It’s been five years since Sherry Ortner stepped from the academic world into the inner circle of independent filmmakers and producers gathered in Park City, Utah, to participate in the nation’s largest and most well-known celebration of the indie film movement, Sundance, going on this week.
Although time has passed, the UCLA Distinguished Professor of Anthropology clearly recalls the many conversations she had with the people who inhabit this movie-making enclave during the dead of winter, as well as the chaotic fun of attending a string of screenings, off-the-cuff film critiques, the vibrant party scene and the intense resolve of artists, financiers and producers to create films outside the rigid corporate structure and back lots of Hollywood.
Professor Sherry Ortner
Or so they say.
In a new book that offers the first ethnographic study by an anthropologist of the indie film scene on two coasts, Ortner reveals the culture and practices of indie filmmaking and the deep-seated tension that runs through the process between artistic vision and commercial value.
"Sundance itself is a phenomenon that encapsulates, for better or for worse, the tension between art and commerce that animates all creative work in capitalist society," Ortner maintains in her new book, "Not Hollywood: Independent Film at the Twilight of the American Dream" (Duke University Press, 2013), to be released next month. "But this tension is perhaps felt in unique and exquisitely self-conscious ways in an artistic world that thinks of itself as ‘independent.’ "
In reality, she said, among indie filmmakers, "There’s always a certain dance that’s going on with Hollywood. You can make the movie you want to make, but if you don’t get it into theaters, then very few people will see it." Filmmakers may be tempted to take Hollywood’s money, she said, but it’s control over the process that indie filmmakers refuse to give up.
Among her peers, Ortner is known for her extensive fieldwork and three books on the Sherpa of Mount Everest. That work, and her later study tracking the paths of former schoolmates in her graduating class at Weequahic High in New Jersey, have positioned her as an ever-curious observer of human behavior and a scholar of broad width and depth. She is equally well-known, however, for her pioneering work in feminist anthropology, and her contributions to social and cultural theory.
Ortner actually stumbled onto the indie film scene when, in 2005, she veered away from an idea to look at the power structure in Hollywood and its influence on Americans and their value systems. When she ran into too many corporate barricades that prevented her from getting inside major movie studios — "too many lawyers," she said, laughing — she backed off and found another route that gave her access to the independent film scene, thanks to the advice and counsel of some UCLA Theater, Film and Television faculty members.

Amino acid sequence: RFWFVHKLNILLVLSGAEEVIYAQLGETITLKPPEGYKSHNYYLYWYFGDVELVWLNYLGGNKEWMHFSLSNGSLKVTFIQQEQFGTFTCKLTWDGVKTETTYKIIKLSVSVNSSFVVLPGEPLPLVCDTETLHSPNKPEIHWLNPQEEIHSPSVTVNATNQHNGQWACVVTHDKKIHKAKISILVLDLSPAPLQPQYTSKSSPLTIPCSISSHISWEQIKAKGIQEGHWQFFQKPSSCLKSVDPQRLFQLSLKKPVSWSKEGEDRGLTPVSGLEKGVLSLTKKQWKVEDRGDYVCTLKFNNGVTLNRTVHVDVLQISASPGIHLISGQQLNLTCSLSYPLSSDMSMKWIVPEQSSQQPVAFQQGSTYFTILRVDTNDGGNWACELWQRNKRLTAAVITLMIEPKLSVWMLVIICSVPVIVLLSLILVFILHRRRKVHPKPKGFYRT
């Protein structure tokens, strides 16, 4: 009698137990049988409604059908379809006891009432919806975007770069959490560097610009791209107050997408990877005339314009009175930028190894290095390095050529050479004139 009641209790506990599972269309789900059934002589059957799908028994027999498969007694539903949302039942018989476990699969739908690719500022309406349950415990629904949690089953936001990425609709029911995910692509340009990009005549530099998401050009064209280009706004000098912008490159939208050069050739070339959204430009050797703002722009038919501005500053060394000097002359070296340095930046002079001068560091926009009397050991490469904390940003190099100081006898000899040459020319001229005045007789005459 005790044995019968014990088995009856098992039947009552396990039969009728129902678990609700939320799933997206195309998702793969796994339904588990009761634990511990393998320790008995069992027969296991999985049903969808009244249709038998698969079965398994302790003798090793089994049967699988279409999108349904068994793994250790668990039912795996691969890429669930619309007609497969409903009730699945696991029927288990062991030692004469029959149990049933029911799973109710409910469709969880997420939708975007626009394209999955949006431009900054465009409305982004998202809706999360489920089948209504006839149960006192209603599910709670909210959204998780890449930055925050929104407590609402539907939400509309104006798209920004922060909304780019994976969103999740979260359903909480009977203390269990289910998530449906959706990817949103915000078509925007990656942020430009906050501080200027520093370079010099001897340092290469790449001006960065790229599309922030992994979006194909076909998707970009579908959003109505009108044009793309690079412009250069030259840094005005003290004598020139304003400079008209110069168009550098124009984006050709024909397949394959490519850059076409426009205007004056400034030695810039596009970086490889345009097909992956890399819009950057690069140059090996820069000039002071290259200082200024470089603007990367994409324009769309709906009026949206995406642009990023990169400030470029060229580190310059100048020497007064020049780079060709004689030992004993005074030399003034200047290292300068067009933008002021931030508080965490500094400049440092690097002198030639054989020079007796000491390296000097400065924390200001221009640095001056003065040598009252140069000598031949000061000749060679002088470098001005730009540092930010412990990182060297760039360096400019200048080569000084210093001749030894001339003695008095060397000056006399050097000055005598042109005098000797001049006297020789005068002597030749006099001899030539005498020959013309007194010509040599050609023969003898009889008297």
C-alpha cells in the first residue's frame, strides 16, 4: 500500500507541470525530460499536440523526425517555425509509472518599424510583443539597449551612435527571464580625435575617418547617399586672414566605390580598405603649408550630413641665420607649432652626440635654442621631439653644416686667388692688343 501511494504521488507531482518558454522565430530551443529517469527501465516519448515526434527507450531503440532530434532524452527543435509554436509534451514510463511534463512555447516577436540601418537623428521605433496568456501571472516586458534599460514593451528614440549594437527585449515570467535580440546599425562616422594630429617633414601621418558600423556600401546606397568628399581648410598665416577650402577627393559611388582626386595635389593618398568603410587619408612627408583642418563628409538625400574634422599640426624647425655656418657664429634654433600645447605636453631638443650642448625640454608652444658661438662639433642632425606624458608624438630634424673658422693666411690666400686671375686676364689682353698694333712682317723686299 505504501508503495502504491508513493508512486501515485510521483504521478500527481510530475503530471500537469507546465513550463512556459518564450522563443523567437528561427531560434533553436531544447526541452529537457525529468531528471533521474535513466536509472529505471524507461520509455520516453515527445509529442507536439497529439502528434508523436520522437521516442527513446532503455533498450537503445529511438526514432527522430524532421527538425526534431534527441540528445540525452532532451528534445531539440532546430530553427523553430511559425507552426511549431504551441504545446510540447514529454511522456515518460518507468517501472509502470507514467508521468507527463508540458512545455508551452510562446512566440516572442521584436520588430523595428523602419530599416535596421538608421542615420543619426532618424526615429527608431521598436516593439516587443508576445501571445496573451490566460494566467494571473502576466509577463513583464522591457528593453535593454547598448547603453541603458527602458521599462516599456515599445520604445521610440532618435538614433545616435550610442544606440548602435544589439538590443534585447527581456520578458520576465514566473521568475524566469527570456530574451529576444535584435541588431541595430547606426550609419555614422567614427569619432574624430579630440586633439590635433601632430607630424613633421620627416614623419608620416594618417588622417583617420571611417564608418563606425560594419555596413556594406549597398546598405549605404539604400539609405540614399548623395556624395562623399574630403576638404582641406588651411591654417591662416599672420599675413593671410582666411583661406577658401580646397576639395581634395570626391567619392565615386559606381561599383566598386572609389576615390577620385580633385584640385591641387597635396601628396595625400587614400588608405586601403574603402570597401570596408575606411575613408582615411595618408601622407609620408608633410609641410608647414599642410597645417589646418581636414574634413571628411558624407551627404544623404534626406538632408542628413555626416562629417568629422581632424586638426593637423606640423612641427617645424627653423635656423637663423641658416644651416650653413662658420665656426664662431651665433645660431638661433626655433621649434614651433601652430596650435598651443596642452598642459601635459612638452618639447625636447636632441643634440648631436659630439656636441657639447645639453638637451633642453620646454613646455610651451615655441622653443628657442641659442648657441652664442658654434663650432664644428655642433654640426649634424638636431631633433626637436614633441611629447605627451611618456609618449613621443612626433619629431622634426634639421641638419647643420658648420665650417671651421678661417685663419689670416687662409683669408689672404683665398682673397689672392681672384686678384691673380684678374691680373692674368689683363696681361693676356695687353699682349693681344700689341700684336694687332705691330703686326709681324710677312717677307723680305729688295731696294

From "Not Hollywood: Independent Film at the Twilight of the American Dream"
"They were very supportive," said Ortner of her UCLA colleagues. She also felt welcomed by the indie film community as "that anthropologist who is doing a study of indie films."
After scores of interviews with indie filmmakers and producers, visits to film festivals from New York to Los Angeles and the screening of roughly 650 indie films over six years, Ortner has linked the films' dark, depressing, angry and edgy undertone and the harsh realities indie filmmakers portray to a broader social climate in which the American dream has collapsed under the weight of profound economic and social changes that began to take shape in the 1970s. In the mid-’80s, indie films flourished.
Inherent in these works was the belief that hard work no longer guaranteed economic success and security in America, Ortner said. "The first generation of indie filmmakers were from Generation X, which was the first generation to feel the full impact of the neoliberal economy."
Indie filmmakers drew their dark subject matter from such issues as the destabilization of family life, pedophilia, life-changing poverty, sexual depravity, and moral decay and ambiguity. Indie films rarely end happily, she said, and many end ambiguously, like "Half Nelson" with Ryan Gosling, or "Frozen River" with Melissa Leo.
Ryan Gosling starred in "Half Nelson" (2006), an indie film about an inner-city junior high school teacher with a drug habit who forms a bond with a student after she discovers his secret.
"Instead of trying to entertain you, most indie films want to challenge you, to make you squirm with difficult subject matter," said Ortner, who once had to force herself to sit through a documentary about a dying man who stars in a masochistic performance of sticking needles into his body. She admitted she could only watch it in small doses. But in the end, the film, made by Kirby Dick, "was brilliant," she said. There are also many outstanding documentaries that lay bare societal ills, such as the films of Charles Ferguson, she said.
Indie films "really are trying to shake up the audience in an aggressive way. They don’t want you to get comfortable. They want you to question, ‘Is this what life in contemporary society is really all about?’ "
The UCLA School of Theater, Film and Television is participating as well as covering activities at this year's Sundance Film Festival, which a record number of TFT students are attending this year. See coverage of the school's annual reception at Sundance and special workshops, including a panel discussion, "How to make and Sell Your Independent Film in the Digital Agge." Read tweets from Park City here.